A grievance over going to lunch–with some former congregants who are friends–after three years seems absurd. In the context of it happening at G.A., well… I hope that the grievance was resolved appropriately. Without using a rolled up newspaper, tempting as it might have been.

    (We had a very open discussion in a congregational meeting about the hiatus around connection with the retired ministers, the reasons, and the guidelines. Guidelines. Not rules. “… the code is more what you’d call “guidelines” than actual rules. Welcome aboard…”. All parties–the new minister(s), the old minister(s), and the congregants need to be aware, to be party to the understanding–and to respect it. And NOT to make complete asses of themselves about it being followed like rules carved in stone.)

  2. I understand the need for these guidelines, but it seems that the focus needs to be more on what is right for the congregant and less on what is right for the ministers.

    For instance, if someone loses a spouse and wants the minister whom they knew for 20 years to do the eulogy rather than a minister they’ve known for 6 months, that should be honored.

    As a potential someday “new minister” myself, I can understanding wanting to bond with my congregation. But seems like that would be easier if they knew my thoughts were about what would serve them best, rather than my need for bonding.

    By the same token, a retired minister not allowing a congregation to transfer their need for spiritual care and leadership to a new minister is doing the congregants a disservice. Retirement, if you’re really retired, means you can’t provide what they need. Let them turn to someone who can.

    Insecurity or possessiveness on either part means the congregants aren’t the priority. Like Ogre said … “Guidelines. Not rules.”

  3. Is this unique to UU Churches?

  4. Did these guidelines arise out of some misbehavior? They sound as if they did.

  5. Yes, Ms Theologian,

    These rules arise out of misconduct on the part of previous ministers.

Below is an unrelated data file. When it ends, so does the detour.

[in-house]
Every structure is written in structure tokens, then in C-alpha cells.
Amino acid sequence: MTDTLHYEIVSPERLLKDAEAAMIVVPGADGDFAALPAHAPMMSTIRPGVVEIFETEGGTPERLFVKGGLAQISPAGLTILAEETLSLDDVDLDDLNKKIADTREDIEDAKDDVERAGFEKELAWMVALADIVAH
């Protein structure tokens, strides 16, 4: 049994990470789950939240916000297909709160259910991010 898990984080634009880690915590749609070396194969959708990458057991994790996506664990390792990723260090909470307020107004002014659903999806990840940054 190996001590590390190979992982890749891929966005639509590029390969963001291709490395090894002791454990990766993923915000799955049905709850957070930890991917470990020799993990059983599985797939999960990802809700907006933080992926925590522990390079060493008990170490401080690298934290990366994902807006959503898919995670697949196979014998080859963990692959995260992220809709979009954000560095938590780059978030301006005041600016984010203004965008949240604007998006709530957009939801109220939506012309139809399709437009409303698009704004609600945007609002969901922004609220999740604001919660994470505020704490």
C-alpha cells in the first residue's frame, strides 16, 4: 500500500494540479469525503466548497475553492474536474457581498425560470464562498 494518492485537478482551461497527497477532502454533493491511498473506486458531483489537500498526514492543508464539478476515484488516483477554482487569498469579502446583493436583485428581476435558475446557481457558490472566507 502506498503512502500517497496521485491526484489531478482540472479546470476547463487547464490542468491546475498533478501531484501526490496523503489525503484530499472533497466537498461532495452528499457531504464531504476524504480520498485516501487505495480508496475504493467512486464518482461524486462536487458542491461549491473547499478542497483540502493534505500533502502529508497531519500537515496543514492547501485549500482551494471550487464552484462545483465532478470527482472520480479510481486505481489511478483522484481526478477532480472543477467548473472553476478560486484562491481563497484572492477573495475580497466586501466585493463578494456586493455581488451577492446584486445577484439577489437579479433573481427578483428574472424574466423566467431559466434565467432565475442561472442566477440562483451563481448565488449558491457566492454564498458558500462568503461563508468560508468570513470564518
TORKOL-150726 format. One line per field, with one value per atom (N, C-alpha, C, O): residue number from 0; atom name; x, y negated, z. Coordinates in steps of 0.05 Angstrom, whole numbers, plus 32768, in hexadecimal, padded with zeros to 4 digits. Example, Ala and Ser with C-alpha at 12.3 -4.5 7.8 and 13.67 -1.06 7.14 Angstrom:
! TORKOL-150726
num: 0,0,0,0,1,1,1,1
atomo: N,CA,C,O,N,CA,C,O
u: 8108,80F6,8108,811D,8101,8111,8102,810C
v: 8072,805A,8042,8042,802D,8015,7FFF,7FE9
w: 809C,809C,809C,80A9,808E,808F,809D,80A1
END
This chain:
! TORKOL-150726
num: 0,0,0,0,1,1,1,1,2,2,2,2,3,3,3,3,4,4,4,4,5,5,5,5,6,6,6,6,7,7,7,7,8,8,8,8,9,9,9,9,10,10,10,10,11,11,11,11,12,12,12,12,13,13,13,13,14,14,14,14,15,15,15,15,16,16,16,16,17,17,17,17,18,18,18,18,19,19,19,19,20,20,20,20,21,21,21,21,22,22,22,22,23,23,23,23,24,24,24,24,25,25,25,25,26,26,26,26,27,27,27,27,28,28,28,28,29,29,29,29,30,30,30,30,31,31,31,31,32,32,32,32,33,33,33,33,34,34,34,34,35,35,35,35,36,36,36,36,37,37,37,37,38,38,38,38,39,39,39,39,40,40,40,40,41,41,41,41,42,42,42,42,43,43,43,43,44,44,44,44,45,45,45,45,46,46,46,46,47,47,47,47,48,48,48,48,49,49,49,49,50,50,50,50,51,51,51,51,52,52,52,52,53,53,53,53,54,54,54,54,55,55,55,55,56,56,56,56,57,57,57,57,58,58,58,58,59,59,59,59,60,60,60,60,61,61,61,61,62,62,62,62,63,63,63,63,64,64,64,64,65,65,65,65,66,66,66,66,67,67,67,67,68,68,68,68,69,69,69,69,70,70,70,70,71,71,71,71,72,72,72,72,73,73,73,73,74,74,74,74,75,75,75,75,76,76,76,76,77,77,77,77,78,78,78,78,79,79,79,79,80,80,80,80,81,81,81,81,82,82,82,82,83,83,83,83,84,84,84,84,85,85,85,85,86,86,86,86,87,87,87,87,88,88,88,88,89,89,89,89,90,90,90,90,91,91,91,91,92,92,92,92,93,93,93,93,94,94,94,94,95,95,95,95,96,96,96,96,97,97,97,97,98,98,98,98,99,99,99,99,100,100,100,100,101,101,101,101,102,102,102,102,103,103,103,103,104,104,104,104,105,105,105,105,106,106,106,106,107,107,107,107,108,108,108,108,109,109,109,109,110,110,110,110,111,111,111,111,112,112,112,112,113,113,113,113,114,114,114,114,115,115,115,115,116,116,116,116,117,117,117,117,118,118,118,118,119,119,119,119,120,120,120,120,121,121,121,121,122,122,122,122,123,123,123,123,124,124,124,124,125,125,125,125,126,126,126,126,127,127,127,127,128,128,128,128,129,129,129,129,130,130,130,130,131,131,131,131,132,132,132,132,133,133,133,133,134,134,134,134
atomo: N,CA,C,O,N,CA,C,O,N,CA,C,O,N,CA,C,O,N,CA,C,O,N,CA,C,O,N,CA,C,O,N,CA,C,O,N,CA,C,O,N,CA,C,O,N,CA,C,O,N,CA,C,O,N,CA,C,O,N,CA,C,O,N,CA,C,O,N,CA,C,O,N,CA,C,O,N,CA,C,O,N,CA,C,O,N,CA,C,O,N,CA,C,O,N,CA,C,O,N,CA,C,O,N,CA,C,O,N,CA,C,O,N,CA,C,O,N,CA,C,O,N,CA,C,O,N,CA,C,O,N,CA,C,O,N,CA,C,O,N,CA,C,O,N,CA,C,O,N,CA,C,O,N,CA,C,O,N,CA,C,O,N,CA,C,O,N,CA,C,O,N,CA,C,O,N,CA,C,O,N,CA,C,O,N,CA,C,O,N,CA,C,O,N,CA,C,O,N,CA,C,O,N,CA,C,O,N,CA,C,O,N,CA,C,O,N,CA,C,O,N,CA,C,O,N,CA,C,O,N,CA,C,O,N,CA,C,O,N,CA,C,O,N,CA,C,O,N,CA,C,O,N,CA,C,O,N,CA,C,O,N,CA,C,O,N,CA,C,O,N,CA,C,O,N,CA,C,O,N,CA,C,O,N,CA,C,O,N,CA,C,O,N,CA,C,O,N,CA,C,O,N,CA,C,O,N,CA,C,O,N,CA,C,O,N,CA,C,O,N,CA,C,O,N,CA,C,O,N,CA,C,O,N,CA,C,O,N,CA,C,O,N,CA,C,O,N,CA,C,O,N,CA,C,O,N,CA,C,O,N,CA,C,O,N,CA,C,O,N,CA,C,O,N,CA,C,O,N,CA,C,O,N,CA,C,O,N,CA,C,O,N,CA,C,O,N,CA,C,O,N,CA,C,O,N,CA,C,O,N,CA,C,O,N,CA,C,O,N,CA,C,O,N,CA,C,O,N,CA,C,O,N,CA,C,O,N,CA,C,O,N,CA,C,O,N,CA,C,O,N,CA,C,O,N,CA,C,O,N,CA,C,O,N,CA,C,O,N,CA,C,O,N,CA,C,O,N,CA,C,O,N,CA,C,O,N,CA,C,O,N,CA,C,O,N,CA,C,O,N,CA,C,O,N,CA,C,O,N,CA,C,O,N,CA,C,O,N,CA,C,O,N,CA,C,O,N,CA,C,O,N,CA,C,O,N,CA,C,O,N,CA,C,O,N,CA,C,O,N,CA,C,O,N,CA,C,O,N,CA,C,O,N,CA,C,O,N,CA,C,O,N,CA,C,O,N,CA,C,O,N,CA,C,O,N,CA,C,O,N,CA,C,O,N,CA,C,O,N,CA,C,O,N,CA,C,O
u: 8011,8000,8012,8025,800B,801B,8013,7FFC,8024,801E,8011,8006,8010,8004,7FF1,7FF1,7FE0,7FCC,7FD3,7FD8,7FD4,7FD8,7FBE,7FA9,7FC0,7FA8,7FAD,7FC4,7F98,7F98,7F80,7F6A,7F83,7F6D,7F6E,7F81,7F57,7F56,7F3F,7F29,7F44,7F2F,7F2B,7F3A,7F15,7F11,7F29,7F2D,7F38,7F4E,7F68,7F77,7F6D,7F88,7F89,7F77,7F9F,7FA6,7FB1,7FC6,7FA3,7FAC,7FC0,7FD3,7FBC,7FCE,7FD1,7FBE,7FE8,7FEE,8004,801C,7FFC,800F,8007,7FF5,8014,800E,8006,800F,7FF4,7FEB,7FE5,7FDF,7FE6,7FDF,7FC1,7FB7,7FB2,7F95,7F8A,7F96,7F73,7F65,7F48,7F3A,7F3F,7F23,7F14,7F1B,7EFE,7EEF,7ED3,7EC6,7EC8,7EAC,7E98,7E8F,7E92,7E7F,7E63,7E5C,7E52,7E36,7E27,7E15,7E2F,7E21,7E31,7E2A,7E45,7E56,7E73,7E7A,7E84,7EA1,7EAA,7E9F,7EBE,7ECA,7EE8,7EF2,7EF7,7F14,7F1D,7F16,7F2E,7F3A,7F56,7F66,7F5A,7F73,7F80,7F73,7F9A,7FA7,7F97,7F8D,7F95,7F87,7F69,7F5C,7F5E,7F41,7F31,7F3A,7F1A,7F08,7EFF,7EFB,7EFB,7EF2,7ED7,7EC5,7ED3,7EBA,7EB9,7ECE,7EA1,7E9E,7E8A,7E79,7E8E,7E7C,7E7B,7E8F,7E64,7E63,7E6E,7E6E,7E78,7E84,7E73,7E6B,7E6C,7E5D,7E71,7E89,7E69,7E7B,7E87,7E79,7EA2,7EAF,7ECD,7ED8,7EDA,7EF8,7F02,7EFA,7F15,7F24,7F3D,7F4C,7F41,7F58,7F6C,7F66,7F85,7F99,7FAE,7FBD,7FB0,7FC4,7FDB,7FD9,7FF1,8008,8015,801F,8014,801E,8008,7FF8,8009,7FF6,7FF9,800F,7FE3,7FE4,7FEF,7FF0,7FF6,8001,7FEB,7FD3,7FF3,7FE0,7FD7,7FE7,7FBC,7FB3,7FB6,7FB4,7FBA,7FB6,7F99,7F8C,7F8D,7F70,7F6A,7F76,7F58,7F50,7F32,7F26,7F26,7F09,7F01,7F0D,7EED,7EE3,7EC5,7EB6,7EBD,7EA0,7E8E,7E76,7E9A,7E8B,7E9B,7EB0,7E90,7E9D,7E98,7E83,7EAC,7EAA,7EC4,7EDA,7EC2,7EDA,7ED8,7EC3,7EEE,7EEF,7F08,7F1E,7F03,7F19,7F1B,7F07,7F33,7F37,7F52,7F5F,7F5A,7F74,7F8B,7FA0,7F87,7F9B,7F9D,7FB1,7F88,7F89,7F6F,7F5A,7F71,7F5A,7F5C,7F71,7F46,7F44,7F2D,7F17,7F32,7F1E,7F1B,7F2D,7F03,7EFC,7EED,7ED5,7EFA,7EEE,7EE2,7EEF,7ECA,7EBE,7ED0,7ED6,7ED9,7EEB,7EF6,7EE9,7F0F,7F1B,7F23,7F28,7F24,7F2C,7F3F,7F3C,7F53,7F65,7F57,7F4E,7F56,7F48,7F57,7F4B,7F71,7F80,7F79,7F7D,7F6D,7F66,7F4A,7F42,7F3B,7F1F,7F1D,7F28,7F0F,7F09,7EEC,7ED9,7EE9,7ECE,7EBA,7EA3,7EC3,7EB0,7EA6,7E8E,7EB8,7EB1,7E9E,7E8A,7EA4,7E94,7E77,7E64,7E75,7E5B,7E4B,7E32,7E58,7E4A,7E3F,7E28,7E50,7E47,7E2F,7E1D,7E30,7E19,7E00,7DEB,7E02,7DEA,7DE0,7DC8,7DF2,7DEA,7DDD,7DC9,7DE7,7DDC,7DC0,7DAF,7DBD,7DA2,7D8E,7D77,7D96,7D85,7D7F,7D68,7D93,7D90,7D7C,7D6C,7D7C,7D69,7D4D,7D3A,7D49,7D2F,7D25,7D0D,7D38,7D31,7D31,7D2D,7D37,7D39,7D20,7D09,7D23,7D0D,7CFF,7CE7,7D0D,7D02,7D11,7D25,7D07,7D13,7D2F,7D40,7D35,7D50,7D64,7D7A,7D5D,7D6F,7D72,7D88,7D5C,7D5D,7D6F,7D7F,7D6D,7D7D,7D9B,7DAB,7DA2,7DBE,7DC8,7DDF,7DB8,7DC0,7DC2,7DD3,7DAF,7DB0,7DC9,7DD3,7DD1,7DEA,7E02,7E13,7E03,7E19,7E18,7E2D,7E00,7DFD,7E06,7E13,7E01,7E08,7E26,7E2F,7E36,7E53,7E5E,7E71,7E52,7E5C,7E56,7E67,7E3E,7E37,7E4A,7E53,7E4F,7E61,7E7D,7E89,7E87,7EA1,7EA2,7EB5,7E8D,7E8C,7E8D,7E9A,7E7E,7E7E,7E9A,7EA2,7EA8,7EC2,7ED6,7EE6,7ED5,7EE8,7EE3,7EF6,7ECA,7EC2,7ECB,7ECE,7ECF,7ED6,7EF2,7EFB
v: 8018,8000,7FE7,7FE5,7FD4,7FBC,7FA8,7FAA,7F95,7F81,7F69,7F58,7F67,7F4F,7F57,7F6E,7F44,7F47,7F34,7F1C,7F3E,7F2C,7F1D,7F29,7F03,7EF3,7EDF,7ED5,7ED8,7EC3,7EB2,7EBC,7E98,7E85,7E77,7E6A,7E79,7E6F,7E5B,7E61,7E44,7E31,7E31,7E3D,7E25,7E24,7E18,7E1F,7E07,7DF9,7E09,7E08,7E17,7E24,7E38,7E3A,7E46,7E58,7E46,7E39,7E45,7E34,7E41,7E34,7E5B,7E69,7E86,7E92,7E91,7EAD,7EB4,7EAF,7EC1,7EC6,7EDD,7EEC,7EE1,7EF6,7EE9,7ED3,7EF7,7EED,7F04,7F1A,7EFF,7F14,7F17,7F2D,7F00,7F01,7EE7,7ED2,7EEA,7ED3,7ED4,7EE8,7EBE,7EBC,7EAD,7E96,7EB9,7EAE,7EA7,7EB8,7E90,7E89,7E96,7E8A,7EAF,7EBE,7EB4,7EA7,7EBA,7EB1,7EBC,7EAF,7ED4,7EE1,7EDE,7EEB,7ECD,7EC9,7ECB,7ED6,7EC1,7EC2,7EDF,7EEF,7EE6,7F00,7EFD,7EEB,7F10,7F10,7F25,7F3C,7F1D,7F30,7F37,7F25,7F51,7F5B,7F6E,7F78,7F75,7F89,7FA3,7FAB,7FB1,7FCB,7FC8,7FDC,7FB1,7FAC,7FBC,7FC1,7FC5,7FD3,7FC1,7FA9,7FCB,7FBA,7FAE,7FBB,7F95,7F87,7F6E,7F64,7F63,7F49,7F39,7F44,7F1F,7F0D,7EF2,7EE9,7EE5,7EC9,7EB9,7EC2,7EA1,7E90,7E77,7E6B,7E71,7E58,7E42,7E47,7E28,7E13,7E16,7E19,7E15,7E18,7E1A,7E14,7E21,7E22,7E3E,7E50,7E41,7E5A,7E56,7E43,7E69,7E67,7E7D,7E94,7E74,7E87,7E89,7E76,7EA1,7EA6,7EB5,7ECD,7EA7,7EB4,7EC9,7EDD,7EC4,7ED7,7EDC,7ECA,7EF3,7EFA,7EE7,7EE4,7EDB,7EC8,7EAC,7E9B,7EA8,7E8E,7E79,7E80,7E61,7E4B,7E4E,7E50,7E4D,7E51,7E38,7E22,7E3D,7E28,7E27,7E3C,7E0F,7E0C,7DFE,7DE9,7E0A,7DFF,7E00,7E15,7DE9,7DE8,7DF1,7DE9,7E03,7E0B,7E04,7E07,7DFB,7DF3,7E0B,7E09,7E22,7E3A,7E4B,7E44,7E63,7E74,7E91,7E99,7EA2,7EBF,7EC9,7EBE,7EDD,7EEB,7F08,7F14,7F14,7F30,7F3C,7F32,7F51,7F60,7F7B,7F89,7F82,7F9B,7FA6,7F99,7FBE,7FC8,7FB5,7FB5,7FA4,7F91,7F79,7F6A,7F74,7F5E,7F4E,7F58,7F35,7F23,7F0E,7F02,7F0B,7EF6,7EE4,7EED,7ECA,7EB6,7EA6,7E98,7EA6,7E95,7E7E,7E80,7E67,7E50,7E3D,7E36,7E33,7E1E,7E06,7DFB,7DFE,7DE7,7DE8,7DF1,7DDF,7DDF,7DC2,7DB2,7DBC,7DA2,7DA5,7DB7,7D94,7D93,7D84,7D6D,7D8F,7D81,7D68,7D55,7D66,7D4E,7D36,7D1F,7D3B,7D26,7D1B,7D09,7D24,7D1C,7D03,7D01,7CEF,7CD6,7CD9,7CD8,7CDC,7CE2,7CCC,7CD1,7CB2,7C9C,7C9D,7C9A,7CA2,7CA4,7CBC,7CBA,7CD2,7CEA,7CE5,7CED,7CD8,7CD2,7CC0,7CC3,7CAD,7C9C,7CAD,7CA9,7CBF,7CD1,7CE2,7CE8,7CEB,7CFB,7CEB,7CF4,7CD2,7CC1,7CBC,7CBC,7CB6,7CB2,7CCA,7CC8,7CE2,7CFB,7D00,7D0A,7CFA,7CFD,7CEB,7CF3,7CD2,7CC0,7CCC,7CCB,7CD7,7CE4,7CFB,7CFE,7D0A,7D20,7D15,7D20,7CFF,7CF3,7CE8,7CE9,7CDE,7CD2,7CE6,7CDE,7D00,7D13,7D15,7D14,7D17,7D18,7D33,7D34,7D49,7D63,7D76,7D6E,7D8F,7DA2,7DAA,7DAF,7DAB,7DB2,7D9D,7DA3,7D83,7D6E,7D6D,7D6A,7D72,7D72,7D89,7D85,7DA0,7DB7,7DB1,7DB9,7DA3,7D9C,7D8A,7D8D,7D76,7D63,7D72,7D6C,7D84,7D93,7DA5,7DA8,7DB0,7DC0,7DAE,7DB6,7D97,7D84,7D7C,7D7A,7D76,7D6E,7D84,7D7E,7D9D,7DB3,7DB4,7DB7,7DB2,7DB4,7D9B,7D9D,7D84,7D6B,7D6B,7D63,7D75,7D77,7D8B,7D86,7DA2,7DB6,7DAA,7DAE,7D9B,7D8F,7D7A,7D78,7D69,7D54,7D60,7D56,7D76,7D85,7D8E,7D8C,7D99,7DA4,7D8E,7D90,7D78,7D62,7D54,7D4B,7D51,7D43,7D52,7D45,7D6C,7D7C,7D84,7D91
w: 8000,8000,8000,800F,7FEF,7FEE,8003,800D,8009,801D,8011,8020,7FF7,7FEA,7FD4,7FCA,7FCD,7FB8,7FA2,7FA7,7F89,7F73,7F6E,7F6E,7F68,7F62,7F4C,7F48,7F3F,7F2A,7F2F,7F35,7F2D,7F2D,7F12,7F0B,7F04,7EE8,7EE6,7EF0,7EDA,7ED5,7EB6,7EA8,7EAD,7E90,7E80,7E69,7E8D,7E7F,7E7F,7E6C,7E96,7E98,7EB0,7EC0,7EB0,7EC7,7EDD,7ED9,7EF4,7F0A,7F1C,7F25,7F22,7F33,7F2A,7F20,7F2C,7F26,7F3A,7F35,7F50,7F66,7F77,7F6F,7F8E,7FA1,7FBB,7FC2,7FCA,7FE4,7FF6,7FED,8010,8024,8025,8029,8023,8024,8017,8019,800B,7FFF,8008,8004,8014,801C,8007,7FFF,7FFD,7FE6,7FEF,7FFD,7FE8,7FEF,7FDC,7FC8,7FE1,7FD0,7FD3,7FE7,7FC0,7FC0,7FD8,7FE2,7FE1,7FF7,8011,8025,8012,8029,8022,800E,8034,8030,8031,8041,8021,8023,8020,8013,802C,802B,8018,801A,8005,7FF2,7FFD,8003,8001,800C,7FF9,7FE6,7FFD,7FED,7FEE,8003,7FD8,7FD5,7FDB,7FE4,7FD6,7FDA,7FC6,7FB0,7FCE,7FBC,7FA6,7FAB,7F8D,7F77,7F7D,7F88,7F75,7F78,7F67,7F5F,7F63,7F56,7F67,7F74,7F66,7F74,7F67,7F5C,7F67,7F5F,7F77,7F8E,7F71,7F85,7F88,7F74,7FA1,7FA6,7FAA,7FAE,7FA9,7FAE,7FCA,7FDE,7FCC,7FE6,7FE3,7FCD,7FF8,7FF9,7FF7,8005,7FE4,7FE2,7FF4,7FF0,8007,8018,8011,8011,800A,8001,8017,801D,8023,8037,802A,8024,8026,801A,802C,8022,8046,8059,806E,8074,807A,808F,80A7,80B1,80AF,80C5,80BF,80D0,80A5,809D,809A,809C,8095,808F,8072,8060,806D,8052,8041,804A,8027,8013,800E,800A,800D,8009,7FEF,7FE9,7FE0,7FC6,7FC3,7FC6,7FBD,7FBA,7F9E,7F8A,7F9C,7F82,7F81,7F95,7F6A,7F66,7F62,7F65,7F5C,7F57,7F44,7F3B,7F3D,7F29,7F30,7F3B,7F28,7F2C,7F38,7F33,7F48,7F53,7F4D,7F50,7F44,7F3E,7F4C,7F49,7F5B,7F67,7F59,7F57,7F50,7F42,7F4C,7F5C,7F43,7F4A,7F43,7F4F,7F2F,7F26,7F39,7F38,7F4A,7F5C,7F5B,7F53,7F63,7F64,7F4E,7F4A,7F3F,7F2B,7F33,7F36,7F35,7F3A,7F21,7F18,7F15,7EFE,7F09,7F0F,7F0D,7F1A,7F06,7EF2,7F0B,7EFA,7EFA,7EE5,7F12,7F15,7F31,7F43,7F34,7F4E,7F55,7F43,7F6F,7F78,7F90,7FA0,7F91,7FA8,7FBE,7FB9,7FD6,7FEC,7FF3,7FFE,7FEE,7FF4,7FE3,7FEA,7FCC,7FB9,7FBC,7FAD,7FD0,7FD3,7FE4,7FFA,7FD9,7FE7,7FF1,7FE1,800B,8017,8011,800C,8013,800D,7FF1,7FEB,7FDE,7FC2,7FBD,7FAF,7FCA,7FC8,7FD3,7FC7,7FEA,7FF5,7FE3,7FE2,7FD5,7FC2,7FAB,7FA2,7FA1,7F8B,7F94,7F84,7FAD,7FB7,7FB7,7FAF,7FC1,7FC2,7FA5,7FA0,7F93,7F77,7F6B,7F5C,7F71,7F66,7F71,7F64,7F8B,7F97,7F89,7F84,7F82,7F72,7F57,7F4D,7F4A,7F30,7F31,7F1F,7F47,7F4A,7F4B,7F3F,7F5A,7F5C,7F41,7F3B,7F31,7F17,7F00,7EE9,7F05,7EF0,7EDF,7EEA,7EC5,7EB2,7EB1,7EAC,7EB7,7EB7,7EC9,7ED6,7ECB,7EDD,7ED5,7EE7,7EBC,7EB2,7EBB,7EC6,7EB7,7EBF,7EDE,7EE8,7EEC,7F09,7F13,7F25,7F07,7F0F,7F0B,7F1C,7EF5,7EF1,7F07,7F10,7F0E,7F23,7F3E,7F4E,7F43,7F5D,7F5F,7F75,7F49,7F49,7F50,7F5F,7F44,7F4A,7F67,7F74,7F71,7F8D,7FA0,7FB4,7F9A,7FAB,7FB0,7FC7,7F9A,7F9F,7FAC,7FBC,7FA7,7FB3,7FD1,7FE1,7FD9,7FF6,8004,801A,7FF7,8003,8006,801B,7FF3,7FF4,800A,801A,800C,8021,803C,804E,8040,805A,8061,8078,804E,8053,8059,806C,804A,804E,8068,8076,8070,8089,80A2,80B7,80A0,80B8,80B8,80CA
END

And as is so often the case with responses to misbehavior the subsequent rules are draconian and lead to other hurts.

    On the one hand previous ministers need to let go of being the minister. Pretty much full stop.

    On the other hand new ministers shouldn’t expect that bonds of affection and even love can be sundered by the act of a change of who stands in the pulpit.

    There is here a middle way, that is exercised in many, almost certainly in most cases.

    But the extremes are truly sad…

  6. This is not unique to Unitarians. My SIL and BIL are ELCA Lutheran ministers and they operate under similar guidelines.

  7. The Eclectic Cleric

    I don’t want to sound like a scofflaw, because I have always attempted to follow both the letter and the spirit of the Guidelines throughout my nearly 30 years now in the UU Ministry. But I also agree that some of the interpretations of the Guidelines I hear are so stupid and wrong-headed they make me want to cringe. The one enduring principle (well, two) that should be taken to heart is that NO minister should ever perform any “sacerdotal act” within another minister’s Parish (or whatever the modern equivilent may be) without first consulting with them and (in effect) getting their permission (which should always be given liberally, unless there is a specific reason not to). And likewise, no minister should EVER speak critically about the ministry of a colleague behind their backs, and especially to anyone who is currently a member of the colleague’s congregation. If you feel that a colleague is really acting out and is out of bounds, the first step is to try to speak with them directly, the second is probably to contact a Good Officer, and then perhaps involving some sort of denominational official like the District Executive. But again, all the emerging legalism around the Guidelines really leaves me cold, and also makes me worry about the future of our ministry.

  8. Transient and Permanent